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Can River Safety and Recreation Mix?

Posted: November 28, 2016 at 8:20 pm by , in Featured, Morning Magazine

As water finds its way downstream, it carries waste picked up on the way to its destination. That is not good for the river or the people who use the water for recreation. In Denver, there is an ongoing effort to clean up the South Platte River by testing the water and also by keeping the contaminated water from reaching the river in the first place.

“I think cities would like to build more parks instead of constantly having to clean up our water.”-Rachel Hansgen, Groundwork Denver.

Frani Halperin of H2O Radio meet up with Rachel Hansgen and Steven Aderholdt of Groundwork Denver at the confluence of Bear Creek and the South Platte River as they take samples of the water to check for E.Coli. If they find E.Coli, they will attempt to track it back and try to fix the problem at the source in order to keep the water from getting contaminated. Meanwhile, in Denver, they are using other methods to keep contaminated runoff from reaching the river.

“It’s just using soils and vegetation to treat storm water runoff…I find that vegetation loves dirty runoff.” Sarah Anderson, Denver Public Works.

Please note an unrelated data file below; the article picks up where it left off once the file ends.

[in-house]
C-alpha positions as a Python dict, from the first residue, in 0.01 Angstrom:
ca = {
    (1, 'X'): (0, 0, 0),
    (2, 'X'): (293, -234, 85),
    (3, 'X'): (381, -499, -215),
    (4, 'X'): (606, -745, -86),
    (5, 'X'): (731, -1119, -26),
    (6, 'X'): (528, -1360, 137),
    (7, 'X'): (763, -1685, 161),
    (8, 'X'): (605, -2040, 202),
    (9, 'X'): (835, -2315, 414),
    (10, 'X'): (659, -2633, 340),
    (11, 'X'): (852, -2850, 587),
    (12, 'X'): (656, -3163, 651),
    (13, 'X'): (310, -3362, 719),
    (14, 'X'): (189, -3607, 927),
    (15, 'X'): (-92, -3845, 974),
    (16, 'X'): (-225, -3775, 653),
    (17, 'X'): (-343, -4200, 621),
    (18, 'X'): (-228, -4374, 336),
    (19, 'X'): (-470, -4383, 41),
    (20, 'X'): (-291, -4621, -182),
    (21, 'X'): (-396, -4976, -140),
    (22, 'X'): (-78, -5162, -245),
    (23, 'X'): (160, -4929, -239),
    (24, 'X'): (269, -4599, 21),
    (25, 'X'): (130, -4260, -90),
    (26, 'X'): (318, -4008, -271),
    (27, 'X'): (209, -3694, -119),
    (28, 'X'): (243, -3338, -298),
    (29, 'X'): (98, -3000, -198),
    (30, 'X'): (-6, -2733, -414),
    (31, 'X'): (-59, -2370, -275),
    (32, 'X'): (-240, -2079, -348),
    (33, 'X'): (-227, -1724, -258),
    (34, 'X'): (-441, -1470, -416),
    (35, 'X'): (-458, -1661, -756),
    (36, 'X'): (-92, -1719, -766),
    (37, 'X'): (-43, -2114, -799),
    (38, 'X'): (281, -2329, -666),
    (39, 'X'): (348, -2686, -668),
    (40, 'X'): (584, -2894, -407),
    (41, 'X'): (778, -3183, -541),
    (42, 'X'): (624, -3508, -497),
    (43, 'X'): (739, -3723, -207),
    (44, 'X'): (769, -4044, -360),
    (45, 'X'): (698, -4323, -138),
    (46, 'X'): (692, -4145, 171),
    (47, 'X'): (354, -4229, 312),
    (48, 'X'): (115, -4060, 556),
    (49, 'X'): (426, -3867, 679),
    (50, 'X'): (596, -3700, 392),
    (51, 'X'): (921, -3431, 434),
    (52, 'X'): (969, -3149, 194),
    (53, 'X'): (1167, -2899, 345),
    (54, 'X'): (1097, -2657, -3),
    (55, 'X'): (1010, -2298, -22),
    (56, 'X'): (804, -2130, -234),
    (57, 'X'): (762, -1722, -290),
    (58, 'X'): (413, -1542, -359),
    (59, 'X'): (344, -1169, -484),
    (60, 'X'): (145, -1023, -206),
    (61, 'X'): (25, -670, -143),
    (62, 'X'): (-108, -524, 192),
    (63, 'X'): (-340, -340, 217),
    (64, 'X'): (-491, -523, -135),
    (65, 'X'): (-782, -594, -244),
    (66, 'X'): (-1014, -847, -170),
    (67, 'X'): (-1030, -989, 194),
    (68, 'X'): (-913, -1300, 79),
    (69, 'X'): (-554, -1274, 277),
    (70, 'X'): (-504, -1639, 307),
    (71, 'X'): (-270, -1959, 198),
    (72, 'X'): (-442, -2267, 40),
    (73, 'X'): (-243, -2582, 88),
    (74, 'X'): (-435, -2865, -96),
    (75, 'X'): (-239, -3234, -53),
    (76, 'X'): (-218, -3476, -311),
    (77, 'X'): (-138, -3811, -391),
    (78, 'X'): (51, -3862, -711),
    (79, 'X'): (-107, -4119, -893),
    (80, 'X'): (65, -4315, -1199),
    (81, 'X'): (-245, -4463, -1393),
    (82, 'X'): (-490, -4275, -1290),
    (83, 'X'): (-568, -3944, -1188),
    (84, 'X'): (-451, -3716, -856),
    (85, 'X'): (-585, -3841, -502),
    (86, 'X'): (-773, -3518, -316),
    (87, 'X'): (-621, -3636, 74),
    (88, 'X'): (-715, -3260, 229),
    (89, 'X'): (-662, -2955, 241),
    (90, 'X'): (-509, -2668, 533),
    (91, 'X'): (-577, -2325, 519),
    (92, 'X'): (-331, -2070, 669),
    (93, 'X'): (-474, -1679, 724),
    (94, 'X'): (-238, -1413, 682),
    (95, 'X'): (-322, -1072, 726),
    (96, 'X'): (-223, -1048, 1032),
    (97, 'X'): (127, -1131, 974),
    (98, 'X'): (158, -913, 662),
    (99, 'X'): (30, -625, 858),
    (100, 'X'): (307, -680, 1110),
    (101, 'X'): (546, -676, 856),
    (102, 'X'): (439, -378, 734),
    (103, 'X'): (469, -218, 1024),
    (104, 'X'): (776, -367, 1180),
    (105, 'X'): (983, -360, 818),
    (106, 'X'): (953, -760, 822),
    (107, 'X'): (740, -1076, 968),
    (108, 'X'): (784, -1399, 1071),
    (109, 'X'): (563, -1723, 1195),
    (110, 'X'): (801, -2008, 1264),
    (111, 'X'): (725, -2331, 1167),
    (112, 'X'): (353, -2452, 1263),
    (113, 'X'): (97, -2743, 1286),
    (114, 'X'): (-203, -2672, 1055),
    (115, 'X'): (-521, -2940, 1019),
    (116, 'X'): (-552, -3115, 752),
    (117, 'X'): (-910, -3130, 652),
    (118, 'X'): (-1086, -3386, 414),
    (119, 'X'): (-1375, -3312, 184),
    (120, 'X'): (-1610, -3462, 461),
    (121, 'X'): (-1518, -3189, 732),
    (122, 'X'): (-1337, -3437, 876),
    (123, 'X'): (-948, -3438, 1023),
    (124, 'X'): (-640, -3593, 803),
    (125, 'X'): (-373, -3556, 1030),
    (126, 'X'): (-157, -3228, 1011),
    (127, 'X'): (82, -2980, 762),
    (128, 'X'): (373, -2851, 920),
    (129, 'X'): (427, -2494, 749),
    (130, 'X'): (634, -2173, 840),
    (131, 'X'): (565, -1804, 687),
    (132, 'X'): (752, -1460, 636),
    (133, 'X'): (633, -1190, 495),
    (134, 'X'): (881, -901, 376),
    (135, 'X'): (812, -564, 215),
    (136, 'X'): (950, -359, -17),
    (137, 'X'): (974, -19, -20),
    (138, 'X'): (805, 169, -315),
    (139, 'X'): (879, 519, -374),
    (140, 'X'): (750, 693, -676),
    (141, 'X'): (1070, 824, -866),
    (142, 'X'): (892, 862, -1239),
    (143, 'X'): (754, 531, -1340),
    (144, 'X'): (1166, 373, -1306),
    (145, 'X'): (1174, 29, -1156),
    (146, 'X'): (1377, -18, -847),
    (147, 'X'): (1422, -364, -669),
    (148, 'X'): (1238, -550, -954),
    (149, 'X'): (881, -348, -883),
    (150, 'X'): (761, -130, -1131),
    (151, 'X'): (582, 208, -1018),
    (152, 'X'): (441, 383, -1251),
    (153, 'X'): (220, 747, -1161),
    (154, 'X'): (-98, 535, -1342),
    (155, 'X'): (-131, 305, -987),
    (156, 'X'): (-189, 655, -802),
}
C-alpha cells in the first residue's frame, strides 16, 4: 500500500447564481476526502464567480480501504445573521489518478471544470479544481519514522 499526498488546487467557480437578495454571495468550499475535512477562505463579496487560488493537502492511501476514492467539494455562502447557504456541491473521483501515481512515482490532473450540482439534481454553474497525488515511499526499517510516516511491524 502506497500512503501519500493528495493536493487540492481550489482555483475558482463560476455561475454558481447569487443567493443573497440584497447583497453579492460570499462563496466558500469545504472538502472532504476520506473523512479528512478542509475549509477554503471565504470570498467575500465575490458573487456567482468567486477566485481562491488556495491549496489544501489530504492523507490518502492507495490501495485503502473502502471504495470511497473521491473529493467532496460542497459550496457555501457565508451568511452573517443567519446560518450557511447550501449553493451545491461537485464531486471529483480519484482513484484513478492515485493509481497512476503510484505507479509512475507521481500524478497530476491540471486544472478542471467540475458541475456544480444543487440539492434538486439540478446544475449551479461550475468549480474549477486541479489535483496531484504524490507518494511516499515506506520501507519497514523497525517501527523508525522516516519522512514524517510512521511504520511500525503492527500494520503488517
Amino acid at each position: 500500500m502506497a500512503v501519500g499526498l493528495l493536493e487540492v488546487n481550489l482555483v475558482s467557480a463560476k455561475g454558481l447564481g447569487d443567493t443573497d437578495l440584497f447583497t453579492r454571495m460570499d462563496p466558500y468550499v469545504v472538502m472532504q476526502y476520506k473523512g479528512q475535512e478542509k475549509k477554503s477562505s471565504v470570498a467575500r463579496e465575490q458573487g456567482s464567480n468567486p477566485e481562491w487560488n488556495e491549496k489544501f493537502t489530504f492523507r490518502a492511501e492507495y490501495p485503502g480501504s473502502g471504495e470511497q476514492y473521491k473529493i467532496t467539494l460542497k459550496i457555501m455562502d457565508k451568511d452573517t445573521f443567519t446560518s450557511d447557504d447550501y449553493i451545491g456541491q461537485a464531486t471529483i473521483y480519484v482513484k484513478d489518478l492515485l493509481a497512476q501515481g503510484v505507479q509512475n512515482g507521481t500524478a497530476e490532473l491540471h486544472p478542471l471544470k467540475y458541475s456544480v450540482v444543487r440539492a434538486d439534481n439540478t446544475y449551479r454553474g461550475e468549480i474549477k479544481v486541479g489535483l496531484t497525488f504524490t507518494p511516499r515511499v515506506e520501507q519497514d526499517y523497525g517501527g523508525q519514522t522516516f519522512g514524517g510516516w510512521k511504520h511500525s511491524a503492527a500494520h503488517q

Halperin spoke with Sarah Anderson of the Denver Public Works and Jon Novik of Denver Environmental Health about this process. The city of Denver is using “green infrastructure” to keep dirty water from reaching the river. All along the South Platte River, in the green spaces, water is being collected under the ground and cleaned by soil and vegetation. While the monitoring and the green infrastructure are working together to help make the river a place for the community to enjoy, much of the time, it is not quite ready.

“Most of the time, when the weather is warm and people want to be in the water, it really isn’t safe.”-Jon Novik, Denver Environmental Health.

The city wants to create an inviting environment around the river so that people do care for it, but at the same time, they do not want to put anyone in harms way due to bacteria levels. Bacteria levels in the South Platte tend to be higher in the summer when more people are looking to go out and enjoy the river, which can be unsafe to anyone getting in the water. Monitoring the river’s bacteria levels and preventing pollution from reaching river have made great improvements to the South Platte, but work still needs to be done.

“The city can’t do all this alone. We need people to be responsible stewards for area surface waters.”

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This story is from Frani Halperin of H2O Radio where you can find many more stories about water and the environment.